Essex hotel specialises in holidays for older people and disabled people

A hotel with a difference is drawing holidaymakers to the seaside in Essex. Natalie Valios visited the Grosvenor Hotel at Westcliff, which specialises in breaks for older people and their carers

It is hard to miss the minibus picking me up outside Westcliff station as it has Grosvenor Hotel emblazoned all over it. I’ve come to Essex to visit a hotel with a difference – it caters specifically for older people, as well as people with disabilities and their families or carers.

A two-minute drive later and we are at the hotel, a rambling old house, a few steps from the seafront. It is sandwiched between the two faces of Essex. As you look out to sea, to the right is the old fishing village of Leigh, full of character and cockle sheds; to the left is a rather more traditional picture of the English seaside – Southend, with its shops selling sticks of rock, the Adventure Island funfair and amusement arcades. Whichever way you go, the beauty of Westcliff is that it is flat, so guests can walk or be wheeled as far as they like along the seafront.

Owner Pat Henstock greets me with a cheery “Alright, mate”. By the end of the day, it is difficult to imagine Pat as anything other than cheerful. A tour of the hotel starts in the garden. Two female guests doze in the summer heat below the canopy of the garden’s swing seat; water features make a soothing sound, wind chimes tinkle, there’s a small pond, decking with tables and chairs and an aviary with owls, all with a backdrop of yellow, red, pink and orange roses. It is an oasis of calm.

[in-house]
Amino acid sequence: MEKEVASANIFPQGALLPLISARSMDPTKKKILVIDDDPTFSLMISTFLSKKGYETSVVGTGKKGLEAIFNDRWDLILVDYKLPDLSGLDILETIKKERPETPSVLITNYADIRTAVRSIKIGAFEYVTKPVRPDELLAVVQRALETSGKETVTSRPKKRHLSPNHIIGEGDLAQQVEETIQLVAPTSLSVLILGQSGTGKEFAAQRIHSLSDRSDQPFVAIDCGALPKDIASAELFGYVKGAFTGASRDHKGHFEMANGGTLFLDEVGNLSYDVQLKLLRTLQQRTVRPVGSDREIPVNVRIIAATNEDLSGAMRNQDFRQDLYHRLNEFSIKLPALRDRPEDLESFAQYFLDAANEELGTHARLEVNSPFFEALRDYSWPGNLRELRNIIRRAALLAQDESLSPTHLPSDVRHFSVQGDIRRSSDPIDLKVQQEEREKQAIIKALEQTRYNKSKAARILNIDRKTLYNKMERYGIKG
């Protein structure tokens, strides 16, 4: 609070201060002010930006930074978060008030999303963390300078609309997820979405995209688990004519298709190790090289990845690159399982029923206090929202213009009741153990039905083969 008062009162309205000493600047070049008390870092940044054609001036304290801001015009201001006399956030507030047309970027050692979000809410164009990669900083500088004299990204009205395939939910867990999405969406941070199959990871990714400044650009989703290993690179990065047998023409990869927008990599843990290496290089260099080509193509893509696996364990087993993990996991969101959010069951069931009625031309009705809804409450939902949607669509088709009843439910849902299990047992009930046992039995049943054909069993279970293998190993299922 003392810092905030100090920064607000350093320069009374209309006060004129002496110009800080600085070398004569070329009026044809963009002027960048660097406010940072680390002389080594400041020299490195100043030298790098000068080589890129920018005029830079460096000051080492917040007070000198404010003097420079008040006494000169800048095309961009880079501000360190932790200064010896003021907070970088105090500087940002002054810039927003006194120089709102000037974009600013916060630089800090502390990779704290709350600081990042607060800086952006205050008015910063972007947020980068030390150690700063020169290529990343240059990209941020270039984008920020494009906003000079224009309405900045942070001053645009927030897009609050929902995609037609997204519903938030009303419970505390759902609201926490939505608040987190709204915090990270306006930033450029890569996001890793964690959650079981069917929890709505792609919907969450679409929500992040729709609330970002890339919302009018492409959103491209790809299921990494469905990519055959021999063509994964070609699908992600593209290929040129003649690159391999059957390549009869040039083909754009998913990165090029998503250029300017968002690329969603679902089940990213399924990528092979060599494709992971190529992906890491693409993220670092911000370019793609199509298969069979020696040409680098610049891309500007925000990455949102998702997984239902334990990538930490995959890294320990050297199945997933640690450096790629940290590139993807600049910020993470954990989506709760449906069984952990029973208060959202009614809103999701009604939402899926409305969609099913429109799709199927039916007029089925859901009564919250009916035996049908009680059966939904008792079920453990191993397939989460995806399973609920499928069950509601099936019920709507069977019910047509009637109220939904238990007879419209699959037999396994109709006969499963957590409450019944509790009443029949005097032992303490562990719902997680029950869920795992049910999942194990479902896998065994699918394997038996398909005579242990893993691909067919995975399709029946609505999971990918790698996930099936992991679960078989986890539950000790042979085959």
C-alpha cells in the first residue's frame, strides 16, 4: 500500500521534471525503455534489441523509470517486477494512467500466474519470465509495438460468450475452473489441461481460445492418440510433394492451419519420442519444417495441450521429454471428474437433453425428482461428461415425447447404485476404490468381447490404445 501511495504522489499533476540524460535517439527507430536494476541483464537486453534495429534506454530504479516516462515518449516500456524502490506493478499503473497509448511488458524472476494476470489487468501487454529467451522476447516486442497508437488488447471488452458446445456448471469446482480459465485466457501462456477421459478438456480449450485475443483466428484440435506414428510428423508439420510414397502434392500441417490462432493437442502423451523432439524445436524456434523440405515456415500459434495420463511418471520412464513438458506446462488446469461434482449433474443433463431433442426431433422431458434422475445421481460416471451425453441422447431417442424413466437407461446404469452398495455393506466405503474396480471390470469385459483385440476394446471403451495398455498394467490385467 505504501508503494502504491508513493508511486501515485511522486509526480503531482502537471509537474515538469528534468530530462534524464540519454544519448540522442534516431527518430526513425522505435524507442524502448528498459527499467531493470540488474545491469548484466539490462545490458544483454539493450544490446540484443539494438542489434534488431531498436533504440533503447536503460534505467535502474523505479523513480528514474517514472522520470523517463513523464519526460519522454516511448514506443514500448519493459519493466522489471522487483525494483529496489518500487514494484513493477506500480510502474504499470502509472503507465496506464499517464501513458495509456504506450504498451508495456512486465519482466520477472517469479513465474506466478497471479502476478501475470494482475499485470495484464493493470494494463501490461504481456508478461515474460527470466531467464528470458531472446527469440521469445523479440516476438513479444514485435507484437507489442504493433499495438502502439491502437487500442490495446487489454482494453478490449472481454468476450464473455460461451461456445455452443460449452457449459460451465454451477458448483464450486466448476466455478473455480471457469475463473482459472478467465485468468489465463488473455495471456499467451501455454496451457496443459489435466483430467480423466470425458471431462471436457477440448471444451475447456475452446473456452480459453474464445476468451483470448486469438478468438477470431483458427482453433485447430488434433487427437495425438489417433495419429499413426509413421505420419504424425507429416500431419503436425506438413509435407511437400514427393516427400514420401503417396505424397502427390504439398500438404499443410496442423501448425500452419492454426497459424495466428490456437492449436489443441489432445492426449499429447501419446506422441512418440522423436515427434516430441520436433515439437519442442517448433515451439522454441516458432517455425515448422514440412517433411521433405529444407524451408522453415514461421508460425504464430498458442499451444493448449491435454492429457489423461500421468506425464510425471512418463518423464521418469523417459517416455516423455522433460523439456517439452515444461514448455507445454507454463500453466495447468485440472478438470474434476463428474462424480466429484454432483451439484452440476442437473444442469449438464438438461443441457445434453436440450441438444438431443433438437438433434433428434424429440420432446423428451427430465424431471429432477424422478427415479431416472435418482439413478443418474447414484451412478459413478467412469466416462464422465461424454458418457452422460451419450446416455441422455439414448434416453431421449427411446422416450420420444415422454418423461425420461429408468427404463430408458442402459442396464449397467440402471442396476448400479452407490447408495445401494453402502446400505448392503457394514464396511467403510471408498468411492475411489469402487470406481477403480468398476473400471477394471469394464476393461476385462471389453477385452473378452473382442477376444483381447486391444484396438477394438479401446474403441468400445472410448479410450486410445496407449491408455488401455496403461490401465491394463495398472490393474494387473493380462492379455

Hand grips are fixed to the outside walls to help guests through the door. There are handrails along all the walls and in all toilets; wheelchairs, walking frames and an electric scooter are available; there is a ramp to the reception desk which, like any other hotel, displays tourist leaflets on local attractions; all en suite bathrooms have a shower with a seat; there is a wet room downstairs so that disabled guests can take their wheelchair into the shower. And hotel manageress Anna Decosimo, a former carer, lives at the hotel to provide 24-hour care. There are also four care assistants.

When guests arrive in their rooms they find complimentary slippers, toiletries, yellow mugs and umbrellas, today doubling as parasols. There are eight ground-floor bedrooms and a lift and stair lift to the first-floor rooms.

Before Pat bought the hotel in 2003 it was owned by the Aston Mansfield charity, which ran holidays for older people from London – picking up on the tradition of east enders taking day trips or breaks in Essex.

Today, 90 per cent of business is bookings from older people. The hotel is open all year but, out of season, as business dips, it runs as a mainstream hotel. Pat’s aim is to have it running as a specialist hotel for the whole year.

Guests who need carers often bring them too, something Pat is keen to encourage. “It means the carers can have ‘me time’ and go off together without feeling guilty because my staff are here to look after the people they care for.”

Pat is all too aware that it is important for carers to have time to themselves and support from others. His mother moved in with him when she had Alzheimer’s and was blind, and he cared for her for 12 years. This understanding has led him to branch out further. He has found that some residents in other care homes have not been out for years. “Many places don’t have the capacity to take lots of wheelchairs,” he says. “We can get 40 people with wheelchairs in our dining room, so we have been doing day trips for them to the hotel. A coach drops them off and we charge them £7 for fish and chips, fruit and ice cream, and take them to the sea front. They are here for about seven hours. And they can stay overnight if it is too much for them to do it in a day.”

Southend Carers’ Forum has recently started using the Grosvenor as a meeting place. And Pat is opening his doors further by inviting individual carers, members of regional carers’ forums, care workers and anyone involved in care to form a seaside carers’ network.